College of Alameda Valedictorian Rooted in War-Torn Iraq
Iraqui native Fudhah Al khafaji celebrated her graduation day at the College of Alameda in a special way. She addressed her fellow graduates, the faculty and staff and families and guests as valedictorian.
Fudhah received her associate of science degree in biology and plans to continue her studies in the fall. She is not yet certain which of the seven schools that have accepted her she will attend. She plans to major in chemical biology or biochemistry.
“I have faced significant challenges, Fudhah said. “During the 2003 invasion of Iraq, I lived with the thundering sound of Apache helicopters and bombardments for months.” She recalls gathering with her family in a narrow hallway in her house to remain distant from the fragile windows.
“I did not allow this experience to drive me to depression”, she said. She proved to herself and to others that she did more than just survive the war. “Thanks to my spirituality, I remained imperturbable and discovered my inner strength and potential.”
Her family fled to safety in Jordan, where they found severe shortages in resources for young people wishing to develop professional skills. When she was in high school in Amman, Jordan, she arranged interviews with faculty members in the Pharmaceutical Sciences Department at the German-Jordanian University in Amman. She toured biochemistry labs, audited molecular and cell biology classes and toured Hikma Pharmaceuticals, a leading pharmaceutical company in Amman.
Fudhah learned about the nuances of studying biochemistry and chemical biology. She also researched quality assurance and the process of drug development. Fudhah will study for a master of sciences degree in pharmaceutical sciences. She hopes to put her skills to work in drug design and drug development for unmet and under-met medical needs around the globe.
Fudhah participated in Jordan’s scarce educational and leadership programs. These included the Youth Leadership Development Program and the Queen Rania Teacher Academy Program sponsored by the queen of Jordan. During the Youth Leadership Development Program, she mastered time-management and influential communication skills.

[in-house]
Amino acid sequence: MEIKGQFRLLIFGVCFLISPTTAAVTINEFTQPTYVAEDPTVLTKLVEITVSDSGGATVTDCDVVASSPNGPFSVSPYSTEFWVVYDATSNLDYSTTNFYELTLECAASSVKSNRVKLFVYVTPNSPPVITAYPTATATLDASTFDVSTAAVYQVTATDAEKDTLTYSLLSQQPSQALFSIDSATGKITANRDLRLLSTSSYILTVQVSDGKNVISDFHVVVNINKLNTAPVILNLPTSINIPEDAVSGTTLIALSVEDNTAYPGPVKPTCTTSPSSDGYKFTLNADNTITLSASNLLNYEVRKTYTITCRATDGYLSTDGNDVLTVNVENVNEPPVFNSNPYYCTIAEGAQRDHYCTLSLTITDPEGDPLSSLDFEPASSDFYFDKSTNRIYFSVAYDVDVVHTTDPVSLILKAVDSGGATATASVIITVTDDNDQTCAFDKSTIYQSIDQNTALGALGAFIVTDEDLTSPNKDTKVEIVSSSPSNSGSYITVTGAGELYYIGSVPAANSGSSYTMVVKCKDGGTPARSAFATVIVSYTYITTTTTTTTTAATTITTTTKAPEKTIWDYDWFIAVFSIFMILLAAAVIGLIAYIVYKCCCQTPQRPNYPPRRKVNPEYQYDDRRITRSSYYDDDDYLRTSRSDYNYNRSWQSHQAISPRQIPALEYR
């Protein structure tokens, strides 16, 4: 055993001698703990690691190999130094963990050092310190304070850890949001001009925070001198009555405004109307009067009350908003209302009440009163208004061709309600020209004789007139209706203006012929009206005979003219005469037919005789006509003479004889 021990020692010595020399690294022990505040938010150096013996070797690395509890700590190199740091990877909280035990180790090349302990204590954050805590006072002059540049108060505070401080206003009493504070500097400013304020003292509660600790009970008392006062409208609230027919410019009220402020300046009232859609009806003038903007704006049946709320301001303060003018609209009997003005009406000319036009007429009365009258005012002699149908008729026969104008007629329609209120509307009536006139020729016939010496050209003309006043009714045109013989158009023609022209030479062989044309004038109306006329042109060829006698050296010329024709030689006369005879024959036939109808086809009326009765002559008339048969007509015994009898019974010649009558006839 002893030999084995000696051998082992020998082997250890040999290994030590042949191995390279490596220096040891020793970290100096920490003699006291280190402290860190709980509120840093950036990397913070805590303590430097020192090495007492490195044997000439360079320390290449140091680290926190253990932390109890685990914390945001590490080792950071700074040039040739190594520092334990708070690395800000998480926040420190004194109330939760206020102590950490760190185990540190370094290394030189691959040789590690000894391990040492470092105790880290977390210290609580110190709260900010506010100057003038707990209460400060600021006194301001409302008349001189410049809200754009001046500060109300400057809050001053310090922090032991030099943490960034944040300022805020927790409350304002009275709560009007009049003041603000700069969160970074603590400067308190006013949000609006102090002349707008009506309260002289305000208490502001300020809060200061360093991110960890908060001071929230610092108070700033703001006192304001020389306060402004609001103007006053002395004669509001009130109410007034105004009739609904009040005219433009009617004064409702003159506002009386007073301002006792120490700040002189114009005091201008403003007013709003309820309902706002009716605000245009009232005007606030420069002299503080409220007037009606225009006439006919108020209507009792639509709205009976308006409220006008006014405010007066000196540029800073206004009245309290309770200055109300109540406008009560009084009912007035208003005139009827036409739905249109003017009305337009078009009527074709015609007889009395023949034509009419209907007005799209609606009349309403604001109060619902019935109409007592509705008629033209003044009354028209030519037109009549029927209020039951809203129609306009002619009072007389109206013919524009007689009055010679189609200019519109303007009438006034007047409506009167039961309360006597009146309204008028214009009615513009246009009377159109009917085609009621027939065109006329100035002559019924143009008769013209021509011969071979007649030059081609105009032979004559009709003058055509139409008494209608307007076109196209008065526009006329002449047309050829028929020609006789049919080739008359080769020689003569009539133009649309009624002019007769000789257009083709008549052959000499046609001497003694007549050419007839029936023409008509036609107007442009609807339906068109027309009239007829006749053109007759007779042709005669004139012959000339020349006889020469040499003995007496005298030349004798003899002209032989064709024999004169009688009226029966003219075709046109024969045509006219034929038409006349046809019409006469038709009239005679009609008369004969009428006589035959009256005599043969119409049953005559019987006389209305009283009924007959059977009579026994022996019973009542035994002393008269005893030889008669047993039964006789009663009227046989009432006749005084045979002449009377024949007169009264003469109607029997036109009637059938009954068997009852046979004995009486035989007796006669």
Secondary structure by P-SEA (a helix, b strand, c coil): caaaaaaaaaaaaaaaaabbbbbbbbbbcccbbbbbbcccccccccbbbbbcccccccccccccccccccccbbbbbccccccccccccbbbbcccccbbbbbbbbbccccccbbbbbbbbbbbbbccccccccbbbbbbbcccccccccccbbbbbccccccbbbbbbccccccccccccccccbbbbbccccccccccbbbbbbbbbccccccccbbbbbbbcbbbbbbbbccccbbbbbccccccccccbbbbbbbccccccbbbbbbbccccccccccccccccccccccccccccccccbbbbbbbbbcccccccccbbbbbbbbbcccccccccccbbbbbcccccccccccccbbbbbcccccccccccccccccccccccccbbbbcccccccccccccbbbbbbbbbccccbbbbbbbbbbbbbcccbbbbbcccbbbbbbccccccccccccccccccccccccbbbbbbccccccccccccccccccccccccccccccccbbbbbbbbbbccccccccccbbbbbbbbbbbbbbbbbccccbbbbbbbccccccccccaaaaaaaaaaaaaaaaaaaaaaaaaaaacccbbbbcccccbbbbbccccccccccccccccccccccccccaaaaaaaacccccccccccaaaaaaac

Fudhah came to the United States in 2013. “I faced an immense cultural shift and all its associated challenges,” she said. These included racism, a language barrier and homesickness.
“I strived to overcome those obstacles and stepped further out of my comfort zone to seek and take advantage of any educational and career opportunities available.”
Instead of dealing with problems, Fudhah said that she always concentrates on finding solutions and creating opportunities where there were none before. She volunteered as a general chemistry lab assistant at Laney College. She presented introductory lectures and discussions and provided one-on-one support to students, ensuring that they were treating lab equipment properly. She also volunteered as a mentor and provided career and educational guidance for elementary and high-school students at Girls Inc. of the Island City.
Fudhah encouraged the young students to work hard in their math and science courses, graduate from high school and obtain college degrees in the fields of science, technology, engineering and math (STEM). Fudhah views this as the path to becoming pioneer scientists capable of solving global problems.
“I view my volunteering work with Girls Inc. as a powerful means of reducing the underrepresentation of women in STEM by empowering low-income and culturally diverse young women to explore their passion for science,” she said.
Fudhah joined the Mathematics, Engineering, Science Achievement (MESA) program, where she demonstrated her leadership skills and initiative. She planned events, performed outreach on and off campus and provided support through volunteer tutoring in science and math subjects.
“Ultimately, I consistently make certain that I am involved in improving myself and those who surround me in order to achieve social justice and create a strong and powerful community,” she said.